Bombing is a relatively simple task. The target is stationary, the aircraft flies straight, and the bombs follow a parabolic path. The easiest way is to fly over the target horizontally at an altitude just above 1000 feet, press F6, and drop the bombs when the target appears at the top of the screen. This way, it's easiest to hit the target, but it's also easy to be shot down by anti-aircraft artillery. Bombing from a dive is different. In terms of aiming, it's similar to rocket attacks. However, rockets have their own propulsion, and you can expect them to fly towards the target you have in the crosshairs. Bombs don't have engines, so you have to aim beyond the target you want to hit and release the bomb not too high above the target.

Attacking with rockets and cannon fire shouldn't be problematic. The best flight path is a gentle dive. A bigger problem may be finding the attack target. If it's a train or a column of tanks, you definitely won't notice them from an altitude of over 3000 feet. You need to lower your flight to 1000 feet. If you can't find the target at all, look at the map and call up RECON PHOTO. Below the photo, you'll have the current distance and course to the target.

If you're fighting in a campaign, the command imposes missions on you. If you choose the FLY SINGLE MISSION option, you can choose:

  • TRAINING MISSION - various training missions allowing you to familiarize yourself with aircraft, weapons, and combat tactics. During training, you can practice all types of missions.
  • DOGFIGHT A FAMOUS ACE - aerial combat with one of the aces of the aviation of that time. A showdown with a master of aerial combat is very difficult.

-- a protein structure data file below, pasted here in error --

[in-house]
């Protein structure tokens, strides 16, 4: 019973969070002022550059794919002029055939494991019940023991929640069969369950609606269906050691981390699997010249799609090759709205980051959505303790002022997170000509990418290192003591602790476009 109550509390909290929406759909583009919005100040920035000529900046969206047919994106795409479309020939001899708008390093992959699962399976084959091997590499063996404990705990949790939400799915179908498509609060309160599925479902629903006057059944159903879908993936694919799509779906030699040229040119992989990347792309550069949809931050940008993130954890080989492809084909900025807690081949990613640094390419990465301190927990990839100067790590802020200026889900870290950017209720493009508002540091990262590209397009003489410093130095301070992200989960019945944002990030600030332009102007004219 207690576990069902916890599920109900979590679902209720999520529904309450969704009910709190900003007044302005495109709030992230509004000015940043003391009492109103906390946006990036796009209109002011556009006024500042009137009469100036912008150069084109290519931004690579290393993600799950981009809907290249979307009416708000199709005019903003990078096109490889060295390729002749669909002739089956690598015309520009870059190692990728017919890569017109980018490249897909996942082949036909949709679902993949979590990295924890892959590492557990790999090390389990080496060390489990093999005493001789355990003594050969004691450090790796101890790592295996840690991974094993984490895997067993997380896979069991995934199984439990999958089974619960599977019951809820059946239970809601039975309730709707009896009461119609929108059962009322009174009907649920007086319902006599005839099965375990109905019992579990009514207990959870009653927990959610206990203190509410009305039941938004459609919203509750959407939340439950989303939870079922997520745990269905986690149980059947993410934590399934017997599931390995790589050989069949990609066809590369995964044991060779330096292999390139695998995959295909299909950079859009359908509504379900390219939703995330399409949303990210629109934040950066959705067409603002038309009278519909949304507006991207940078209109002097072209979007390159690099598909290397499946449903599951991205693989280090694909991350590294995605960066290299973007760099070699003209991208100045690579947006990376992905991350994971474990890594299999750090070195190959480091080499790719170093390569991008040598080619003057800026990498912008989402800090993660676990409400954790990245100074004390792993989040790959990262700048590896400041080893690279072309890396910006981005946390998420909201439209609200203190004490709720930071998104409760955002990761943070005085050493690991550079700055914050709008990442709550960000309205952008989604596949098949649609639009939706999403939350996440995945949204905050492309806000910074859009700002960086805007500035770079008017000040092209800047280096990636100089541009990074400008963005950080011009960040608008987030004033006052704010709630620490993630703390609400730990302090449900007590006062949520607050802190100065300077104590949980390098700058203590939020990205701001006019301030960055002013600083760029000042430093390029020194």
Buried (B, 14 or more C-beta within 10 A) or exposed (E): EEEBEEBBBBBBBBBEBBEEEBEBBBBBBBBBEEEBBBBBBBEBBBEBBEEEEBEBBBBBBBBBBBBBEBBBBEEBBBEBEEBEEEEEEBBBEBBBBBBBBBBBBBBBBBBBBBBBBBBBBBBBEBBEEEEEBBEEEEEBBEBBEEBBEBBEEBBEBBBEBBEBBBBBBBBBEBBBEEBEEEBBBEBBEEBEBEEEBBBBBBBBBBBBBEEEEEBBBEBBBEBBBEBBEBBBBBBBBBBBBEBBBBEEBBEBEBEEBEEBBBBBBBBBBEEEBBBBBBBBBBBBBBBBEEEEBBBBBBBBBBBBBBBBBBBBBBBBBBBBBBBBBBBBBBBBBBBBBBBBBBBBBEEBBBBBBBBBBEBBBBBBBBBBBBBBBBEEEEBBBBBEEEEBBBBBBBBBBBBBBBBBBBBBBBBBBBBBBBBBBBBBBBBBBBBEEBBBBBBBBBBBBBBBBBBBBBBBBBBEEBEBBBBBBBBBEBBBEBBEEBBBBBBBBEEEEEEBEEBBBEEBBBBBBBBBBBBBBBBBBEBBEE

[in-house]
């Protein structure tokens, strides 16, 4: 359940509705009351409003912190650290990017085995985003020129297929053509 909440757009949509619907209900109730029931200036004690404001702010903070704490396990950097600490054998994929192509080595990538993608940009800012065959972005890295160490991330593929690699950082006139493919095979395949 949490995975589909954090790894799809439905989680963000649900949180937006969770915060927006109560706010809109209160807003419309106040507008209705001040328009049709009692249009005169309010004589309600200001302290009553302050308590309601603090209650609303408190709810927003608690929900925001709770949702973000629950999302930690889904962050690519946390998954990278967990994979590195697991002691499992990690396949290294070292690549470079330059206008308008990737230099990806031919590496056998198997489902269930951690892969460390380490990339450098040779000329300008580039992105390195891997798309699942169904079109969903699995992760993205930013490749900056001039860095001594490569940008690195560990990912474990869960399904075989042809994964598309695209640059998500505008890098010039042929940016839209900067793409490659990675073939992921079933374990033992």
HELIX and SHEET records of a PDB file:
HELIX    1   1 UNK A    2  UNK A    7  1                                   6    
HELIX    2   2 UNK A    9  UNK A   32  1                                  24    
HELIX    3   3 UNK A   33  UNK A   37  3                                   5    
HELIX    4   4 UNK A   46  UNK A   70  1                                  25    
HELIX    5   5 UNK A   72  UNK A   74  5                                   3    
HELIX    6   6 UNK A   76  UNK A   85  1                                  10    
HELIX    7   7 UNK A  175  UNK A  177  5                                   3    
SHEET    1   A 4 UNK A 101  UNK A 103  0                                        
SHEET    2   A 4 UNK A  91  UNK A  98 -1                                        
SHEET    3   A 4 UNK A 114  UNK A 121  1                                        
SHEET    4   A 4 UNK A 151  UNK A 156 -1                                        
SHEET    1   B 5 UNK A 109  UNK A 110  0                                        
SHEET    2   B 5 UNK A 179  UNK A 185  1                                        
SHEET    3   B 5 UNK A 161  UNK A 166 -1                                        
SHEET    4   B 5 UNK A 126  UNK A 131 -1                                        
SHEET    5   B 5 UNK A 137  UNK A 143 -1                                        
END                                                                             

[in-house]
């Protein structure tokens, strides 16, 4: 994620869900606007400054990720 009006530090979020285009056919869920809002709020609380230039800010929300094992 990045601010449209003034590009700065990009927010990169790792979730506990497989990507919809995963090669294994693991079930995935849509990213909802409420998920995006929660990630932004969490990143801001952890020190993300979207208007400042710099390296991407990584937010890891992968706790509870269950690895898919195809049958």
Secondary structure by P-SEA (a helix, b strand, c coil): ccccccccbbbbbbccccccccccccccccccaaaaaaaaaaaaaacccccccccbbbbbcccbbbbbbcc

• DOGFIGHT A SQUADRON - aerial combat between the squadron you command and enemy aircraft. During this battle, you can practice teamwork. In this game, reconnaissance of the enemy is very important, as you may have just shot down a wingman of an allied aircraft.
  • FIGHTER SWEEP - a mission related to aerial combat.
  • SCRAMBLE - enemy aircraft attack your airfield. Your task is to protect ground installations from attack.
  • ESCORT BOMBERS - your task is to escort a bomber group. You must escort the bombers to the target and then ensure their return to base.
  • FLY A HISTORIC MISSION - you can choose one of several missions that really took place during World War II.
  • INTERCEPT BOMBERS - your task is to attack an enemy bomber group. Surprise is an important factor in these missions.
  • ANTI-SHIPPING STRIKE - attack on enemy ships. This is a difficult task, and generally, such missions were carried out by naval aviation equipped with torpedoes. When attacking, remember to approach as low as possible and quickly escape the fire zone after the attack.
  • INTERDICTION - attack on specific ground targets in enemy territory. Analyze aerial photographs with marked targets to avoid destroying barns instead of bunkers. When attacking with rockets, remember to aim well at the impact point, and when bombing, it's worth using the downward view.
  • CLOSE SUPPORT - attack on enemy targets. In general, in these missions, you'll be attacking armored columns and truck convoys.
  • CROSSBOW - you participate in operations aimed at weakening the enemy's military potential. You'll participate in attacks on various targets, such as radars, airfields, and warehouses.

Screens from Screenshots archive